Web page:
A Circular Concept: How Businesses Can Speed Their Climate Work
Building a Sustainable Supply Chain Enhances Earth-Friendly Efforts
Businesses, unlike governments, are uniquely positioned to move fast to reduce greenhouse gas emissions — especially when they partner with other businesses that share their commitment to sustainability. Environmental policies can take years, sometimes decades, to come into force. For example, countries signing onto the Paris Agreement have pledged to reduce carbon emissions by 2025, 2030 or later.
But when businesses make sustainability a top priority, they can have a dramatic impact throughout their network of suppliers, partners and clients. Linking sustainable businesses in “circular economies” spreads sustainable practices across industries.
Conscious Company Media is part of the community of businesses that have used a third-party verification of their impact. Use the free B Impact Assessment to evaluate your company’s impact on all stakeholders, including the environment, your workers, your community and your customers.
The Concept: Cycling Profits Among Sustainable Businesses
Mark Esposito, professor of business and economics at Harvard University and the Grenoble School of Management, defines the circular economy as a “no-waste industrial chain that promotes economic growth using the least amount of non-renewable natural resources as possible.” To give you an example, Levi Strauss & Co is working to implement its own no-waste chain by manufacturing jeans from recycled textiles, a process that requires significantly less water than making jeans from new cotton. The company now accepts textiles for recycling in all of its stores and aims to implement a closed loop recycling-to-manufacturing system by 2020.
This same no-waste concept also can be applied to everyday business transactions. In an ideal setting, every dollar an environmentally conscious business spent would become the earnings of another sustainable business, and that business’s expenditures would funnel into the profits of yet another sustainable business, and so on. In more concrete terms, an apparel retailer would source its offerings from suppliers committed to sustainability. Those suppliers, in turn, would purchase clothing from manufacturers using sustainable textiles. You get the idea.
The Challenge: Vetting the Sustainable Supply Chain
In the real world, circular economies centered around sustainability are easier said than done, and one of the biggest challenges is vetting. Today’s supply chains are more convoluted than ever, with 54 percent of manufacturers reporting no visibility into the sustainability of their suppliers.
Vetting partners and suppliers can be a huge undertaking. Having researched nearly 40,000 products sold at his virtual storefront, TheGreenOffice.com, sustainability consultant Alex Szabo speaks from experience when he says that vetting suppliers and potential partners is a central challenge for any business looking to create its own sustainable ecosystem. “It can take months to vet a new vendor,” Szabo says. “It’s the added time-cost of sustainability.”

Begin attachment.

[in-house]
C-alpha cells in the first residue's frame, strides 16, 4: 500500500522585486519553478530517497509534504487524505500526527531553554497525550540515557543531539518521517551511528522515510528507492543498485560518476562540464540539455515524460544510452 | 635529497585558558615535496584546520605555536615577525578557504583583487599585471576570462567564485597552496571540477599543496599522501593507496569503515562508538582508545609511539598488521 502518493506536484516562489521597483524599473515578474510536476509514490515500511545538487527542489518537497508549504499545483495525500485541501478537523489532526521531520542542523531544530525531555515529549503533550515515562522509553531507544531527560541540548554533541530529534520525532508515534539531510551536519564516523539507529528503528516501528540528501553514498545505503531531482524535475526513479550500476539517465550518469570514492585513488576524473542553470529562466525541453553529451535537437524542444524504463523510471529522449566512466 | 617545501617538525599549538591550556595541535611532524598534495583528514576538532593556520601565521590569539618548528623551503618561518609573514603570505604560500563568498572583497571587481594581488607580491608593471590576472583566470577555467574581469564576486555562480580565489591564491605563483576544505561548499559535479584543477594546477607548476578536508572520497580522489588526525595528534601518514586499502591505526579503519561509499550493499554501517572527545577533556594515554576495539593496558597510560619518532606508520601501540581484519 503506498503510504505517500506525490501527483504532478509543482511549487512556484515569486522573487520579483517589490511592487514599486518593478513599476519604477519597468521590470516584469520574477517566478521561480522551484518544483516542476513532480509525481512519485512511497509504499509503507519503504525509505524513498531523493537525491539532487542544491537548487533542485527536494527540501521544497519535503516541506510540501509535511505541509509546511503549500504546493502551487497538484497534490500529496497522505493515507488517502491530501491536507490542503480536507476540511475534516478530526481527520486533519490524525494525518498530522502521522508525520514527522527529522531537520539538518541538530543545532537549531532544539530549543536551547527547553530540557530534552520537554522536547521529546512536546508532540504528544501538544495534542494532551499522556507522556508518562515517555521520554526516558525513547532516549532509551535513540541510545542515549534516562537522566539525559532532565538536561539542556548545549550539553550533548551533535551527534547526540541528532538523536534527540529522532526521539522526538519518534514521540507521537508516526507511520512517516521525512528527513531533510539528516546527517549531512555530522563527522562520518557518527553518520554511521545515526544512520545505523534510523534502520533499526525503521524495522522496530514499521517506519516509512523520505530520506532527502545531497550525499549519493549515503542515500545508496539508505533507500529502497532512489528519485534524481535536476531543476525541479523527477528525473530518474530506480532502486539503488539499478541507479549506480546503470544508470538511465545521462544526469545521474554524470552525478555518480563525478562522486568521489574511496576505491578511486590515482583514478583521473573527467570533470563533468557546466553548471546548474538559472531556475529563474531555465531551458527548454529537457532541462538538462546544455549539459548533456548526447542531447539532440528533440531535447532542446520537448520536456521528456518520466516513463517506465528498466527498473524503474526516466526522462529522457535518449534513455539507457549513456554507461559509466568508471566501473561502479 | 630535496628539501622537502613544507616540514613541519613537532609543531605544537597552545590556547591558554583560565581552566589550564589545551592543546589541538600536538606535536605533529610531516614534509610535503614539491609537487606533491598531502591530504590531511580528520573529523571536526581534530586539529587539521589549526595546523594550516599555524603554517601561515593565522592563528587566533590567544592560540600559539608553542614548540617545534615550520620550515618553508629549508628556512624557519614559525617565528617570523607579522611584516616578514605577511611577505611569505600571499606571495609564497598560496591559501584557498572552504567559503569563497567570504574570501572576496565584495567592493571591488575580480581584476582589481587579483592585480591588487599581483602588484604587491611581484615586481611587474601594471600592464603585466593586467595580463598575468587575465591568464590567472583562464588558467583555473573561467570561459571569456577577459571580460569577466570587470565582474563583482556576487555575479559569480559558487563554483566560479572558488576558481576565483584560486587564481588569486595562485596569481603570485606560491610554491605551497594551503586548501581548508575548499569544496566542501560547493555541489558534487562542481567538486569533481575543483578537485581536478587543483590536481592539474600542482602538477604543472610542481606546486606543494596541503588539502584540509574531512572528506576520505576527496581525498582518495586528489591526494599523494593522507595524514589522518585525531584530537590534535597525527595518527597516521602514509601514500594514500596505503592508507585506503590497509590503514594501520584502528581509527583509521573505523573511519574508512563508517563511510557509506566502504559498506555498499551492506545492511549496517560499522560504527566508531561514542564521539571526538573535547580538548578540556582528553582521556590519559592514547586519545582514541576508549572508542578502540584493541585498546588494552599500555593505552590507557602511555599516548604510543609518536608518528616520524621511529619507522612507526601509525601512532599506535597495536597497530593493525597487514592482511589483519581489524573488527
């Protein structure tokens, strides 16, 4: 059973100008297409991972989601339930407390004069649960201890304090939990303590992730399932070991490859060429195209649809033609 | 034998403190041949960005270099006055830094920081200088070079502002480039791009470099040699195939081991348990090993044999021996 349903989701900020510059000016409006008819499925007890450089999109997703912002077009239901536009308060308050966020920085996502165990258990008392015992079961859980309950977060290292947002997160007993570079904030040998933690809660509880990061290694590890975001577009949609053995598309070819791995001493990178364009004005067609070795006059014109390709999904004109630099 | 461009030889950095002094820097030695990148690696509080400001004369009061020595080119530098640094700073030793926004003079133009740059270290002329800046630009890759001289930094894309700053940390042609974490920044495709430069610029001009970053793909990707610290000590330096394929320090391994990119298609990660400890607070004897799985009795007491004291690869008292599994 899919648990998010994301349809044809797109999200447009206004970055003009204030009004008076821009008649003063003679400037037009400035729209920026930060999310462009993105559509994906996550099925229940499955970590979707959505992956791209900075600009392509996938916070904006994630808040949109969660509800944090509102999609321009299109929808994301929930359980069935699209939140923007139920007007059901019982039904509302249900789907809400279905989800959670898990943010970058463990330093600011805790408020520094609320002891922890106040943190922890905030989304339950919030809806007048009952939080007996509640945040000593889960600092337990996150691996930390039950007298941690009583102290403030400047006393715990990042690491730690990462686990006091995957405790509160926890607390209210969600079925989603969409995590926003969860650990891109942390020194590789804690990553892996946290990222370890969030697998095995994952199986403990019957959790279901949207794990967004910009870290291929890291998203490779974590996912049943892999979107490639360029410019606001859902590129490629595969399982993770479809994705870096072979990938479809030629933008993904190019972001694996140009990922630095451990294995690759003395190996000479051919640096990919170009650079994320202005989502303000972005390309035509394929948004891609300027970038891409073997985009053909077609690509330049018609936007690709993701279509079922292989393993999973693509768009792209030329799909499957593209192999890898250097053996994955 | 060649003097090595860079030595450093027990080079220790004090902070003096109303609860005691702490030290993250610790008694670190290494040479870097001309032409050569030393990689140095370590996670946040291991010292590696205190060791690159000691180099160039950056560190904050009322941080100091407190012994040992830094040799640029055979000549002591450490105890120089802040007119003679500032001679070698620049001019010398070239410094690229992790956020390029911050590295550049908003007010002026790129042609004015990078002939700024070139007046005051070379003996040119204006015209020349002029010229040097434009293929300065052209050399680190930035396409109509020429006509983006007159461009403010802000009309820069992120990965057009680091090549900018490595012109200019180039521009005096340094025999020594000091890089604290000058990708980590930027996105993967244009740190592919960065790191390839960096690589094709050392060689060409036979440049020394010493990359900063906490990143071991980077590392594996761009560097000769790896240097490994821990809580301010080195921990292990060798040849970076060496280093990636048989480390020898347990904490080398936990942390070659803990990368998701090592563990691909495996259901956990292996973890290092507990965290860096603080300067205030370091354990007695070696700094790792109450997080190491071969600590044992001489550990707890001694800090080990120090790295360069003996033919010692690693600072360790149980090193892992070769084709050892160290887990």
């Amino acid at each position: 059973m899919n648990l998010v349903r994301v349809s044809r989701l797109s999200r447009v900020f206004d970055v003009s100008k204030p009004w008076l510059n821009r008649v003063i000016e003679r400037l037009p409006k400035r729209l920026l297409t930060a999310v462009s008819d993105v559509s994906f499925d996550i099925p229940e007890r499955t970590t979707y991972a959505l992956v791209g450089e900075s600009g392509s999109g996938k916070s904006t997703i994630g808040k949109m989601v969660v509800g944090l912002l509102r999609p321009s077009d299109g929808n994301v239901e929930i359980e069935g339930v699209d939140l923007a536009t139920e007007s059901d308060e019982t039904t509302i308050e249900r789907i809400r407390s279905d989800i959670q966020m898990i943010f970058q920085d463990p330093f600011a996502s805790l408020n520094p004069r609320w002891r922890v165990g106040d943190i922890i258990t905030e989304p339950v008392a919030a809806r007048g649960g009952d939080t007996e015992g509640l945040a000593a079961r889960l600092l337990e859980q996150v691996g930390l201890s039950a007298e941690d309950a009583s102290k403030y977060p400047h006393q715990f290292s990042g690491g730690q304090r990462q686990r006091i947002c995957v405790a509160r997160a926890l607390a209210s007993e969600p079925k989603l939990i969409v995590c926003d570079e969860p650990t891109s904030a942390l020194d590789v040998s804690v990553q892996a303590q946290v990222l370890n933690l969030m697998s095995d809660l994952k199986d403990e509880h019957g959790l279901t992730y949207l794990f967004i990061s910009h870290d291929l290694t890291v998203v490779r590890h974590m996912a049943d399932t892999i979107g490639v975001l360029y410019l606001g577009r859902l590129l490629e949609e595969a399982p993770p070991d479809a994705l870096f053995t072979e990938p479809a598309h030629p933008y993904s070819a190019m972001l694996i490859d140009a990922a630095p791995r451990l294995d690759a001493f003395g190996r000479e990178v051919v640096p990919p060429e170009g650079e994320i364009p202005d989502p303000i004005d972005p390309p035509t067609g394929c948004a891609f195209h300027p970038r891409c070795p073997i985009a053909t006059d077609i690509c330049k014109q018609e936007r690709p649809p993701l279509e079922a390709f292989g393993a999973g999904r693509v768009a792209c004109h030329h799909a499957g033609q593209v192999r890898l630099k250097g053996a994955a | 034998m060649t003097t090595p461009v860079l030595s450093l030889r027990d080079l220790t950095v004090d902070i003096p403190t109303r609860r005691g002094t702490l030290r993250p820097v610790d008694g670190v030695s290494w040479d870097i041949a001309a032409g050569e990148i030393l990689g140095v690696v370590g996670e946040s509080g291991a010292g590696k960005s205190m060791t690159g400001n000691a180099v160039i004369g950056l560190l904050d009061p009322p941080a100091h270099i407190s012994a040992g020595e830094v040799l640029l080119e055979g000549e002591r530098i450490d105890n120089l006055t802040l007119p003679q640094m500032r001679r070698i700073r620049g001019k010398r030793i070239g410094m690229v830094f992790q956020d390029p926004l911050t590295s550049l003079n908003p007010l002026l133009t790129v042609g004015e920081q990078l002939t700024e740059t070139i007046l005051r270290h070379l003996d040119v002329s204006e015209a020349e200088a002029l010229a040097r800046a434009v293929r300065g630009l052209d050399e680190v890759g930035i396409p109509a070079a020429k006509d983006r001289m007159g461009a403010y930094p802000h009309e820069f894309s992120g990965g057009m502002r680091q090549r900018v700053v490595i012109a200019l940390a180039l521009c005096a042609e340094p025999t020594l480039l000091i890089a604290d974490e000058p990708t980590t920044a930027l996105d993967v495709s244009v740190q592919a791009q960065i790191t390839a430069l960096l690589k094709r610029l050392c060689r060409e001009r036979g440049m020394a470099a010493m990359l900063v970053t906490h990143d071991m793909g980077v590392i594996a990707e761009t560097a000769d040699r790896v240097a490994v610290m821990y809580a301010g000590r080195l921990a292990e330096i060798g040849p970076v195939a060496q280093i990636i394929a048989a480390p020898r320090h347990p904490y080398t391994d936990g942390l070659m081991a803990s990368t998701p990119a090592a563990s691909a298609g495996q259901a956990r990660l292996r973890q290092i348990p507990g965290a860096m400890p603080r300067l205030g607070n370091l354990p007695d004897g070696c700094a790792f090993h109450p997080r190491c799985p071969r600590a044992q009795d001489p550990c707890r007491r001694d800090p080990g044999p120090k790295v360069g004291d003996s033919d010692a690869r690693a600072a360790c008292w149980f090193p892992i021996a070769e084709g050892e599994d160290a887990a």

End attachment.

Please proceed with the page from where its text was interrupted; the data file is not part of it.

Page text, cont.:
Sustainability Certifications: It’s Not Too Much Too Ask
Third-party certifications like TSC, Fair Trade, the Marine Stewardship Council, Green America, and the B Impact Assessment Score make it easier to identify sustainable businesses to partner with and buy from. Take Stephanie Meade, director of culture and marketing at San Francisco-based New Resource Bank. Meade asks all loan applicants to complete the B Impact Assessment to help her determine their social and environmental performance. “The crucial thing for us is their commitment to improving their sustainability,” Meade says.
What if you love your current supplier or you are really excited about a potential new client, but they are not third-party certified? Talk with them. Carolyn McMaster, co-founder and principal of Thinkshift Communications, has pledged to work only with “do-gooder” businesses. She talks sustainability with all potential clients and refuses to work with any business that has a questionable track record.
The decision to work exclusively with sustainable businesses involved some tough decisions—including firing one of her biggest and earliest clients. “We were their agency of record for four years, and we had a wonderful relationship with them,” McMaster says. After many conversations, it became clear that the client would not make sustainability a priority in the foreseeable future. McMaster took a stand and parted ways. “Cutting ties made things super lean for a while for us, but it was freeing,” she says.
Who’s Not on Board Yet?
Talking with your partners, clients and suppliers also can help spread sustainable business practices. Ryan Honeyman, sustainability consultant and author of the B Corp Handbook, points out that certain industries such as real estate leave holes in what could otherwise be sustainable circular economies. In spite of these holes, Ryan believes there is simply too much social and environmental pressure for businesses in all industries to not adopt sustainable practices. Citing Nike and Walmart’s attendance at COP21, he added, “It’s inevitable that sustainable business practices will spread to other industries. It’s just a matter of time.”